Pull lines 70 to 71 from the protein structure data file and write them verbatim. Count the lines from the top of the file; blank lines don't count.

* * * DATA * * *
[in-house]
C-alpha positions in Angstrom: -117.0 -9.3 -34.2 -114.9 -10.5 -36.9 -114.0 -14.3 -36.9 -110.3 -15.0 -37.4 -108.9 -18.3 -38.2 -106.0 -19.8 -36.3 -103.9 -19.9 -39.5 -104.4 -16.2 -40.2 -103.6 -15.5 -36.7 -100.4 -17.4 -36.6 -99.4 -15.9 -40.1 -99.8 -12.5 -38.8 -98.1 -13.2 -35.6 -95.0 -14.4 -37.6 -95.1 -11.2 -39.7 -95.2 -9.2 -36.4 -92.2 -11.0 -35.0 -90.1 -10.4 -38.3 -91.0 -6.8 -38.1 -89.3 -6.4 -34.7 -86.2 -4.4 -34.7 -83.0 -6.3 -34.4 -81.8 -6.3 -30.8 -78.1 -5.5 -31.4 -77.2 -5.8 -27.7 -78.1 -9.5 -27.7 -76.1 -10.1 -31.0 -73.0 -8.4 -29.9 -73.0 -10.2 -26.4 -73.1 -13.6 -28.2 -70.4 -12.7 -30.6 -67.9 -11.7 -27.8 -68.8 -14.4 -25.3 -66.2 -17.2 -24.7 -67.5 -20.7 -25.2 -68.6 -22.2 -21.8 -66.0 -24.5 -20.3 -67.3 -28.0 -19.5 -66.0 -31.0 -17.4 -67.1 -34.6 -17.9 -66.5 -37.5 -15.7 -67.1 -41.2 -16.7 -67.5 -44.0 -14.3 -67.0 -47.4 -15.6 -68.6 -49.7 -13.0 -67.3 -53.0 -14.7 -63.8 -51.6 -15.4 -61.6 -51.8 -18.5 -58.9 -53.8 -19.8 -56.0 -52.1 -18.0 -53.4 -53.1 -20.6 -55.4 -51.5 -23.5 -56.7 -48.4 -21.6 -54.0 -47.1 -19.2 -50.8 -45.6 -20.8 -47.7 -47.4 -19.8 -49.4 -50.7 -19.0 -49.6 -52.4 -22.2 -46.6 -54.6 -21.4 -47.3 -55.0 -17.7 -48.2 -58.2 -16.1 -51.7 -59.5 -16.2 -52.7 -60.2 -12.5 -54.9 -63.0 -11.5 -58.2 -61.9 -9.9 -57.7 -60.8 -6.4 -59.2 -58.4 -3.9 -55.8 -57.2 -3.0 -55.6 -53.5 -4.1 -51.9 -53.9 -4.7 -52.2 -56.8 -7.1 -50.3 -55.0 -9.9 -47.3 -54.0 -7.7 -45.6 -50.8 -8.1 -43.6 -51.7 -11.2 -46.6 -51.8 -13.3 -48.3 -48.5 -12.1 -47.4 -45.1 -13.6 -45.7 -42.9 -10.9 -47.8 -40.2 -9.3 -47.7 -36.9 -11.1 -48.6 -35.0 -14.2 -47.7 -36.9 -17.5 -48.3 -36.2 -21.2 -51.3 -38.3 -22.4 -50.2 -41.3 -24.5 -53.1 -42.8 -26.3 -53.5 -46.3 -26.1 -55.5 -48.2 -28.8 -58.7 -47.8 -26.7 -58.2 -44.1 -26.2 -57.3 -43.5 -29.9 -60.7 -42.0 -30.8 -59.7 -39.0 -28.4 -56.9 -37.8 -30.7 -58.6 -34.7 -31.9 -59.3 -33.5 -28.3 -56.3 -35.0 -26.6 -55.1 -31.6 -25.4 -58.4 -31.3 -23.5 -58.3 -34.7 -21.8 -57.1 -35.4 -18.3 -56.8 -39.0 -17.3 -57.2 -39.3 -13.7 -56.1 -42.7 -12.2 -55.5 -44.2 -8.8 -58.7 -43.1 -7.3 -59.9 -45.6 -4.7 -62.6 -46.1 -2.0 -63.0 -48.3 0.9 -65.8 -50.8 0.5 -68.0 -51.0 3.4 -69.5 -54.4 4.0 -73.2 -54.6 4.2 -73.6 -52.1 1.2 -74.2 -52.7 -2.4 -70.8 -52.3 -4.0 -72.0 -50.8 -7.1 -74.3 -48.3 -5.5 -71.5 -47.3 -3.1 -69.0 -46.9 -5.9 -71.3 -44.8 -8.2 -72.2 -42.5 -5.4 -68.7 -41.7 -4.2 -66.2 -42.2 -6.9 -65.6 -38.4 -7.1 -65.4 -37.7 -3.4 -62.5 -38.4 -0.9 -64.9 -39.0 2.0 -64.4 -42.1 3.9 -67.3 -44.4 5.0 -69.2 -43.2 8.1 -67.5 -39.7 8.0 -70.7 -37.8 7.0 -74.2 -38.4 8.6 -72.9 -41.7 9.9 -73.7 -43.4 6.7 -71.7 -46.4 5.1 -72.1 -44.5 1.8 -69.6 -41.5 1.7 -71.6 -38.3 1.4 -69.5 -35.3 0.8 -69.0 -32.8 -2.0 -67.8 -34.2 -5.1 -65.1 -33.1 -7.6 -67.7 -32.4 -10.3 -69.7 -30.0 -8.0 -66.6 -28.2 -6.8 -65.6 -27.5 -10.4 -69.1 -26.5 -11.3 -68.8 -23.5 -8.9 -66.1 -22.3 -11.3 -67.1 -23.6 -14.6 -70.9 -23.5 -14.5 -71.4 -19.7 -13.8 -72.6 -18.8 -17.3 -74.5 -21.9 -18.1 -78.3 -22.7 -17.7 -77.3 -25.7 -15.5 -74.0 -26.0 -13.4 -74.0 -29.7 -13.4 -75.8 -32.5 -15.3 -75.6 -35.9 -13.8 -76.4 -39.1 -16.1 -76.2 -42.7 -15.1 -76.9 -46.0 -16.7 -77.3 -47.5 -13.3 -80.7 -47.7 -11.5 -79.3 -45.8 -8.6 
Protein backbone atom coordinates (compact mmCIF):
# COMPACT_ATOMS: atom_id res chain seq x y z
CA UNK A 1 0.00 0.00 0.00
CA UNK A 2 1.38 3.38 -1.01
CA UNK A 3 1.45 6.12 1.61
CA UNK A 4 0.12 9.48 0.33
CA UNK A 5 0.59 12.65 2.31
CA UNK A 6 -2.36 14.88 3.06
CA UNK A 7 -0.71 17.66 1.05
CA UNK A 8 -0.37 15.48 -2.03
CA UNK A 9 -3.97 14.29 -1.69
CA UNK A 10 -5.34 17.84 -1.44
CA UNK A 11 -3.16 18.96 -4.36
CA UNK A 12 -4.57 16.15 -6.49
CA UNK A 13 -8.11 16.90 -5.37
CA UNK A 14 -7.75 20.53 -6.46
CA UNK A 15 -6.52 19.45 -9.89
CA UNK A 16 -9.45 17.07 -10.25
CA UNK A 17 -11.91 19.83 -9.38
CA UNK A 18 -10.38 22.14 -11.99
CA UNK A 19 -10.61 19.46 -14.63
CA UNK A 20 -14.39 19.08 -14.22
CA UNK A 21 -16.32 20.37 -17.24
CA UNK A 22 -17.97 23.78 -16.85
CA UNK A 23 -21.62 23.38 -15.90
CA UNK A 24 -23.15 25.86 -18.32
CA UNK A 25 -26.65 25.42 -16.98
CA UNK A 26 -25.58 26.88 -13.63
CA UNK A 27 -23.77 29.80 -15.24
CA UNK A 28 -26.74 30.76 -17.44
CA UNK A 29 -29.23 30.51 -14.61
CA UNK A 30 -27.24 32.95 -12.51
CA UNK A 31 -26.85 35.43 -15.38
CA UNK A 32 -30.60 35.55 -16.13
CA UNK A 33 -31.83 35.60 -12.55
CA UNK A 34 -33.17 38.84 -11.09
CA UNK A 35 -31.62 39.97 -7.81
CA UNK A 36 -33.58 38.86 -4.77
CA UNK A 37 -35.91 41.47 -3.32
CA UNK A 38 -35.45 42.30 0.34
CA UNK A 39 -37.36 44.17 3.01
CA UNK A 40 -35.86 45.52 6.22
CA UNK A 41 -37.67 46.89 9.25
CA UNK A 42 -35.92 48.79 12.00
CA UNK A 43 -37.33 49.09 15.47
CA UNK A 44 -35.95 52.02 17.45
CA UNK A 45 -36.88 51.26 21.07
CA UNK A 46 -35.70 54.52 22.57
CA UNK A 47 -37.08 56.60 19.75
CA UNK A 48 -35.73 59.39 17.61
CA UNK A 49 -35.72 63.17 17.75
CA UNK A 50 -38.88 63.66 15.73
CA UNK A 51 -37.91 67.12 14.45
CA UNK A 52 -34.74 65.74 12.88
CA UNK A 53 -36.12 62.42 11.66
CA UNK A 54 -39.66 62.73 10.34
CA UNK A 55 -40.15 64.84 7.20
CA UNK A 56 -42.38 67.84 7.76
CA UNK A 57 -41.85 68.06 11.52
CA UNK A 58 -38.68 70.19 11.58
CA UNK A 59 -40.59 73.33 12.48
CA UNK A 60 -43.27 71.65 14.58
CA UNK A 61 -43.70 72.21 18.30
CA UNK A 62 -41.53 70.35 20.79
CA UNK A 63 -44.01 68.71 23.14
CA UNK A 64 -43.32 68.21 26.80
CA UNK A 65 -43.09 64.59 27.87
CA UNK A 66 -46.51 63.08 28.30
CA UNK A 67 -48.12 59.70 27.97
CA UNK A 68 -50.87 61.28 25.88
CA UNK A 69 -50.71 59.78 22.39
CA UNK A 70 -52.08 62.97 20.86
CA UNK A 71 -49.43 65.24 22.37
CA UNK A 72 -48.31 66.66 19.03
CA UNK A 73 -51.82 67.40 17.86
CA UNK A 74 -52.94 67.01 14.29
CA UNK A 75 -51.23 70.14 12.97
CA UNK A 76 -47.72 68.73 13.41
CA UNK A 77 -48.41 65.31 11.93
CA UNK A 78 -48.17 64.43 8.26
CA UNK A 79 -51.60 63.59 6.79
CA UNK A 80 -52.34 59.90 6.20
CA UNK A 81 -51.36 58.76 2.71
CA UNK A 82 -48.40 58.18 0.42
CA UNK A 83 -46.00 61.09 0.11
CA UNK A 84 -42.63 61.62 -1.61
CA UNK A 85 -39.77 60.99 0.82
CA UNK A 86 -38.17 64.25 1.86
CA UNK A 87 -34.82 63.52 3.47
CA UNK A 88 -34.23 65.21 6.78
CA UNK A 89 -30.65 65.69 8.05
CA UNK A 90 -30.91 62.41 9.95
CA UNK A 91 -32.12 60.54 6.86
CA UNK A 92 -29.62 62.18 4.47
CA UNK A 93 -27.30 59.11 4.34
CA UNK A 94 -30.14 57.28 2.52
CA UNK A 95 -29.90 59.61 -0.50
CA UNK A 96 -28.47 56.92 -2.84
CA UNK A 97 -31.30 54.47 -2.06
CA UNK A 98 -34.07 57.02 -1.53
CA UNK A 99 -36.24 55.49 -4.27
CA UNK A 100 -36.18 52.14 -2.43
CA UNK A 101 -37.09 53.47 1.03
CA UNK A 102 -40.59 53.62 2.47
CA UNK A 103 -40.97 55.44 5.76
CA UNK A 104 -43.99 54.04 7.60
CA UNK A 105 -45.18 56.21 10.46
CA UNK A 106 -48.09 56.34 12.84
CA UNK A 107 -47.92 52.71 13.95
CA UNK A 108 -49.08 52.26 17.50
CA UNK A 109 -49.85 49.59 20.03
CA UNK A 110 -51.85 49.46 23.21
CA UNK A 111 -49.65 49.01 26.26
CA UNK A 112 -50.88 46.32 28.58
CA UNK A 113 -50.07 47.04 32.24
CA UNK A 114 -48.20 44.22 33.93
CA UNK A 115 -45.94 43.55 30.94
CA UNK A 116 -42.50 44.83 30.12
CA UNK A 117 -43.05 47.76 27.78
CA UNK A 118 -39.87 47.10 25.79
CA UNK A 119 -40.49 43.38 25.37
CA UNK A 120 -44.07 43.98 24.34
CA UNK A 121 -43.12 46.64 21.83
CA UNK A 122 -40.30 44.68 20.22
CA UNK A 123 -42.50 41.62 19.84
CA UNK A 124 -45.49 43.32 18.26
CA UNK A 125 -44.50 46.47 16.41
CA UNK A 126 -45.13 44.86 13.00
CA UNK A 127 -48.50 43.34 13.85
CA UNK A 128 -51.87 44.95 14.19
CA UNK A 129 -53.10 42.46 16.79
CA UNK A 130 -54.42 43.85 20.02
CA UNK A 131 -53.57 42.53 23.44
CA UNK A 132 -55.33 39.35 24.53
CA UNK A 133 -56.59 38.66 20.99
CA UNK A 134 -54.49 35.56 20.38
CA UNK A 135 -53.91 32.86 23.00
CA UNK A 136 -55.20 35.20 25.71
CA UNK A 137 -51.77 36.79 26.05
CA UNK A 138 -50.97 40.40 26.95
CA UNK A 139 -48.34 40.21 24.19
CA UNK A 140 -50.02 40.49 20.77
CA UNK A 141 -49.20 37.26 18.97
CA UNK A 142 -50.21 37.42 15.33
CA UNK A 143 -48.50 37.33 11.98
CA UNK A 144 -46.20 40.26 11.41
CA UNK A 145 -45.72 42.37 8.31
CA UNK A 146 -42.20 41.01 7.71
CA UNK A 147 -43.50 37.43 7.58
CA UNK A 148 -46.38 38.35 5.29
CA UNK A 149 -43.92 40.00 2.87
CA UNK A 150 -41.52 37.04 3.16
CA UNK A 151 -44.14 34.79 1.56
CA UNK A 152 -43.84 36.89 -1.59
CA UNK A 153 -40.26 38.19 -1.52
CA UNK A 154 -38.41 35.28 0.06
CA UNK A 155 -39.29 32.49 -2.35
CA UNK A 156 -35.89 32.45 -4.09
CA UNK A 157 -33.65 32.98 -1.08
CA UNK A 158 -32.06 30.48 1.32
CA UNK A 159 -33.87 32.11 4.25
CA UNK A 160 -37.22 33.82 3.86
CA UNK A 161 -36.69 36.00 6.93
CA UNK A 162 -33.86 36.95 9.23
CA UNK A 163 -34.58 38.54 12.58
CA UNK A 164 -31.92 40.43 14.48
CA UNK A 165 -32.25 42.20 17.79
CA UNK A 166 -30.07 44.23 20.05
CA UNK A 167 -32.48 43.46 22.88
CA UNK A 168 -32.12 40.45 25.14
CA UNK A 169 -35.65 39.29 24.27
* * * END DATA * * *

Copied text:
CA UNK A 66 -46.51 63.08 28.30
CA UNK A 67 -48.12 59.70 27.97